The position of goalkeeper is always the hardest to fill. When I first started out as a coach one parent asked me not to play her son in goal because SHE couldn’t stand the pressure. Things need to change.When goalkeepers are in the news it’s usually for the wrong reasons – for fumbles or mistakes. No wonder kids don’t want to be goalie. But once you have found a good one make sure you keep him happy with good training sessions.
Should goalkeepers punch or catch?
In my experience goalkeepers were always taught to catch the ball, it was the fancy ones that punched it. If you can get your goalkeeper to catch the ball he will relieve the pressure on a hard working defence.
Use a 15m x 15m square. Put your goalkeeper and two attackers in the square. Put a player at each corner with a ball. The coach calls out a number (1 to 4) and that player kicks a high ball to the keeper. The keeper has to attack the ball and win it in the air under pressure from two attackers in the box.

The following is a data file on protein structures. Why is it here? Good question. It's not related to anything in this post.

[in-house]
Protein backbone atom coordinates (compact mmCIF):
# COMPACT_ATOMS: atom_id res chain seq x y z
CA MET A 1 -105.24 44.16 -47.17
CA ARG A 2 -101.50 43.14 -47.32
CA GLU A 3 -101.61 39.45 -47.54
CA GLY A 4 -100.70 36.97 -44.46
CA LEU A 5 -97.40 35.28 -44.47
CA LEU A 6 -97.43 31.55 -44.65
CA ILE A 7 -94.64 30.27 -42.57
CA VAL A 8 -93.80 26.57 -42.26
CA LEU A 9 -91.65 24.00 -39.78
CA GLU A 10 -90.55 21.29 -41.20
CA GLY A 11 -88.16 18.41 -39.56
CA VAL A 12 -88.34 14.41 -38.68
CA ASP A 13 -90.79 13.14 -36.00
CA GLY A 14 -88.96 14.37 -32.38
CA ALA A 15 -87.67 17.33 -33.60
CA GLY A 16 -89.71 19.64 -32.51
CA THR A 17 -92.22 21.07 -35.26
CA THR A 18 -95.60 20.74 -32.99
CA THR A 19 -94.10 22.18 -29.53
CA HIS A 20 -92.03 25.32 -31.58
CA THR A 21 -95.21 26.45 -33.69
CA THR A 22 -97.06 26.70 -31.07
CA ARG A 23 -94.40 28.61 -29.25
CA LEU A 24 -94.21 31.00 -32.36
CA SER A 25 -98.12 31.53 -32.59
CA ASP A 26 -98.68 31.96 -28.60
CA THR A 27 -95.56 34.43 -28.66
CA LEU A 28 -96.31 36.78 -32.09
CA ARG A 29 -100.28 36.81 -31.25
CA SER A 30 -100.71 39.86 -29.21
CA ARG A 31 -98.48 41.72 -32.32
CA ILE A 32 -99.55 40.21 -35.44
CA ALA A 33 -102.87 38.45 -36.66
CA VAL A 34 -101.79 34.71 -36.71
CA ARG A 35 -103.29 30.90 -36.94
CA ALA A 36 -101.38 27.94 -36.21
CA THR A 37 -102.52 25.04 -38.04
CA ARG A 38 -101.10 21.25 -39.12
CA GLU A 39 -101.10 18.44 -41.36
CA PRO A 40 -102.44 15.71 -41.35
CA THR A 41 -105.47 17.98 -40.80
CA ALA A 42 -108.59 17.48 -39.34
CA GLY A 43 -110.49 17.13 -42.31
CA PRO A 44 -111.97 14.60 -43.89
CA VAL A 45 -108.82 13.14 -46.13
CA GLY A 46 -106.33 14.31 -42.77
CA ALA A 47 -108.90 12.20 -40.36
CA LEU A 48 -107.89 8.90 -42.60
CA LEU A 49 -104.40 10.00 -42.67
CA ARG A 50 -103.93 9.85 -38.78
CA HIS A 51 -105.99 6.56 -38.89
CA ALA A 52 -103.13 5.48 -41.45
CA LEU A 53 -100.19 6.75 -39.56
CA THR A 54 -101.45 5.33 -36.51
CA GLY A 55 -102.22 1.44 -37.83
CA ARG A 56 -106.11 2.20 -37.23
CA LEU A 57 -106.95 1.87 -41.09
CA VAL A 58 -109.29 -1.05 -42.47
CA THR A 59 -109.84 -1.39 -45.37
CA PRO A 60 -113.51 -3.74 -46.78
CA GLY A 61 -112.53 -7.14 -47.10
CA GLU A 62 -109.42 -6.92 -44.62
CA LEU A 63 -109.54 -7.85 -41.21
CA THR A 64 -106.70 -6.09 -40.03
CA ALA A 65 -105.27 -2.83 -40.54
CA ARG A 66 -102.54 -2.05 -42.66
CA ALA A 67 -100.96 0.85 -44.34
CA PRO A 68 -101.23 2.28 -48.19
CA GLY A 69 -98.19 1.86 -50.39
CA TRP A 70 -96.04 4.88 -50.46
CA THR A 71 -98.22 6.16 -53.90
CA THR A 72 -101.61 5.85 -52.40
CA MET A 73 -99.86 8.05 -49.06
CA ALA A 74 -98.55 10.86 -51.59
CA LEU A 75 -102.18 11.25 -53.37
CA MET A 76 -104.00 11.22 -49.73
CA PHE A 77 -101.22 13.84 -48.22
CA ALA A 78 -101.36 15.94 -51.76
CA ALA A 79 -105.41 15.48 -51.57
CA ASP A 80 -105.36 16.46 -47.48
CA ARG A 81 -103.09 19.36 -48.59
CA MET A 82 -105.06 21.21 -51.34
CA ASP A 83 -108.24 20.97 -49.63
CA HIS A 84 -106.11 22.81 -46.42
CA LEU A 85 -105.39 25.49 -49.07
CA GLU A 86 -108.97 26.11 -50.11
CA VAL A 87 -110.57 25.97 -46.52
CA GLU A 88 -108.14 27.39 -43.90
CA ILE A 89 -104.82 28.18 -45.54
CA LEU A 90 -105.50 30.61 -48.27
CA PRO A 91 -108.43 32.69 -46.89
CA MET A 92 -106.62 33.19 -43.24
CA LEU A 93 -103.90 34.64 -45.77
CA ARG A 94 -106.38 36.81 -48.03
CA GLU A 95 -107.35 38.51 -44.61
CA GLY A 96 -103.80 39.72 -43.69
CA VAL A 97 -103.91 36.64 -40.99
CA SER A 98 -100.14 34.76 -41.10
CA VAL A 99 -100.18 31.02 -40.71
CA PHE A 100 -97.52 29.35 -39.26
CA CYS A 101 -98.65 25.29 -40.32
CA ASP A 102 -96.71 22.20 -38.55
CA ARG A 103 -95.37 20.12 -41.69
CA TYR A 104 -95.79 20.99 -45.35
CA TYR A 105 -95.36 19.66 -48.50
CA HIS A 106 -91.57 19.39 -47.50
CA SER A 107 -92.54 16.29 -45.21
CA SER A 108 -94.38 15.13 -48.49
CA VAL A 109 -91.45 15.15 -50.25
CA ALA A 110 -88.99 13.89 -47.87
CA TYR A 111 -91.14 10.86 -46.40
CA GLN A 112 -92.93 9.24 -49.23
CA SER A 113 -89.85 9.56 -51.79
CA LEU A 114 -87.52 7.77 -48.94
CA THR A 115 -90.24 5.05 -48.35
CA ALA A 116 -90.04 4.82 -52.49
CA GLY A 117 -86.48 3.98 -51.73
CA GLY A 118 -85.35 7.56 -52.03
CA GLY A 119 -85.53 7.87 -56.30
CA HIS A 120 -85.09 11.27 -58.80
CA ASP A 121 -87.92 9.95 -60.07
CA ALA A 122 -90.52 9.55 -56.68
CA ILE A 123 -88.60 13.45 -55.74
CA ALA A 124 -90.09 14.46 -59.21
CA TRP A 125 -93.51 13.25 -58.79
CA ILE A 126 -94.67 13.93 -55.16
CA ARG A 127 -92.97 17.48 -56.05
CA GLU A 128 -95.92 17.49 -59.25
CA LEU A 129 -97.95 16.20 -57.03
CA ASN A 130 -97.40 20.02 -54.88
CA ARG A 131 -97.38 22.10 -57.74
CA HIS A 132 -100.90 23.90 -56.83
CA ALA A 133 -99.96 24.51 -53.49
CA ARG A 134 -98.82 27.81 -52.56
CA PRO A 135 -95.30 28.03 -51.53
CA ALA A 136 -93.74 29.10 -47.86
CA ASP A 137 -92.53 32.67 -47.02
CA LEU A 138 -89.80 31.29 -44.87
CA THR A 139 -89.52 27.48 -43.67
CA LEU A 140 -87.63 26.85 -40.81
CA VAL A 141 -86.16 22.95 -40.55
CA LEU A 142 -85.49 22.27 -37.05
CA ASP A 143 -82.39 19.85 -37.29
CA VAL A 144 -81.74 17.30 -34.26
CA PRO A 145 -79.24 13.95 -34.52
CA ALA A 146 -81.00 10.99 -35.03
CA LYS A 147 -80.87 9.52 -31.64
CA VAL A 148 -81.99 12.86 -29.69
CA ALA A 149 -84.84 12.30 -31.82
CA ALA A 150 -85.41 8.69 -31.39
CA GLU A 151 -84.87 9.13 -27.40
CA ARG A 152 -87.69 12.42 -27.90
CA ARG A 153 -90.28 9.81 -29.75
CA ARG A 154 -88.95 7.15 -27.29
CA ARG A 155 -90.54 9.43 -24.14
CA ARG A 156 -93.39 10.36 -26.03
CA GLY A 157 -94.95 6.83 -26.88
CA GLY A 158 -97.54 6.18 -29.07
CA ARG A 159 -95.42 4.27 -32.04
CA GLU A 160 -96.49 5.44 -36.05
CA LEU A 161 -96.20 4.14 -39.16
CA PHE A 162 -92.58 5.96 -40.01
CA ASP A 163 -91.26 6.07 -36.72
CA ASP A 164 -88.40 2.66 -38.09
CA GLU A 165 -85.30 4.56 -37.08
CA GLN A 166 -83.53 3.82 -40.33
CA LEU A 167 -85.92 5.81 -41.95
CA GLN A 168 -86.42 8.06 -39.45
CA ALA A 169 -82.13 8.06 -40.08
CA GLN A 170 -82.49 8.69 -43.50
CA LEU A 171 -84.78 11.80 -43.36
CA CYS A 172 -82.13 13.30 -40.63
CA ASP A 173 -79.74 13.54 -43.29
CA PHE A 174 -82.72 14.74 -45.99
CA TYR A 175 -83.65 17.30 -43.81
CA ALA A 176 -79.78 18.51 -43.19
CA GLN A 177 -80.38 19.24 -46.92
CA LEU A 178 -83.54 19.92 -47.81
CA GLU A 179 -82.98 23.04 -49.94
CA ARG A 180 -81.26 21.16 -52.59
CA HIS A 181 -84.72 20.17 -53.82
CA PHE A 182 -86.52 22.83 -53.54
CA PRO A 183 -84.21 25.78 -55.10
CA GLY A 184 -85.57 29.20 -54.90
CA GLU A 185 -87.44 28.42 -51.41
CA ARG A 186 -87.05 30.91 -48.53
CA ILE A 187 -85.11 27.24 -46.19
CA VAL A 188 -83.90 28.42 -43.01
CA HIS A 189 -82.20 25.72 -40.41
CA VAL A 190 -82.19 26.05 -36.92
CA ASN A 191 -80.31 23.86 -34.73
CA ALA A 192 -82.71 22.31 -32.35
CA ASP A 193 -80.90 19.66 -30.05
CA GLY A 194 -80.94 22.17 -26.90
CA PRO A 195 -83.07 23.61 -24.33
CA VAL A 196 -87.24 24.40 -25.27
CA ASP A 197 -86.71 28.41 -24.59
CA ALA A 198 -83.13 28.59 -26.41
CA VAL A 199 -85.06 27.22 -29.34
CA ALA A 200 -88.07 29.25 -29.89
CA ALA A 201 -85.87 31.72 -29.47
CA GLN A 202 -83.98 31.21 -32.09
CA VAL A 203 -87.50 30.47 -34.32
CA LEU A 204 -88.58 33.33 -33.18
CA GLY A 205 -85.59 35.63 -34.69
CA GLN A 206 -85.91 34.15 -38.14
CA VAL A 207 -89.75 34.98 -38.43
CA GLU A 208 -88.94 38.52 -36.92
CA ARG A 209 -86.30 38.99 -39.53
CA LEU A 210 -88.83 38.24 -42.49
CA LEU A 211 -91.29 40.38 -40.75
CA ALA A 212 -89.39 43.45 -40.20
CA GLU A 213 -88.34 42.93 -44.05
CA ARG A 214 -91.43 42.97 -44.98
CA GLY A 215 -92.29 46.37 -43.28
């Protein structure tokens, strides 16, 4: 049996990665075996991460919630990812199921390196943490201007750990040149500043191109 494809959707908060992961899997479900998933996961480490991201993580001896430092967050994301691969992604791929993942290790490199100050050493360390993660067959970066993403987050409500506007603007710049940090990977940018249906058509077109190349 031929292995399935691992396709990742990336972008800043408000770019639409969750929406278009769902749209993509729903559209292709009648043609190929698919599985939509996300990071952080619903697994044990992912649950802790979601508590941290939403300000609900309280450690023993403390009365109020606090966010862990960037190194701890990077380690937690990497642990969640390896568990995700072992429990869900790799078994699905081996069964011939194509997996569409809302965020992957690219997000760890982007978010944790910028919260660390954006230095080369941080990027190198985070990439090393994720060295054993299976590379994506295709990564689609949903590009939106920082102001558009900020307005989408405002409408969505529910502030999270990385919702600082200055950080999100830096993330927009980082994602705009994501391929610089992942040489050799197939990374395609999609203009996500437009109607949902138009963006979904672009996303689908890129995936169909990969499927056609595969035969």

The last position kids want to fill
Young players are always asking if they can play in goal during training. They love putting on the gloves and diving around. But ask them if they want to play in goal during matches and it’s a different story. It is still the last position kids want to fill, and the last position parents want their kids to play. We need kids diving around at home with goalkeepers as their heroes, but to create that environment requires goalkeepers to be treated like strikers.
Make the art of goalkeeping more desirable
David James, the stand-in England goalkeeper, has suggested that goalkeepers should be praised more on the TV by having a ‘save of the month’ competition much like the‘goal of the month’ competition. I agree with him. What you can do to get the message across is praise your goalkeeper first every match and pick out one good thing they have done in each half, so you praise them at half time as well. If you have a man of the match trophy DON’T NEGLECT YOUR GOALKEEPER WHEN IT COMES TO AWARDING IT.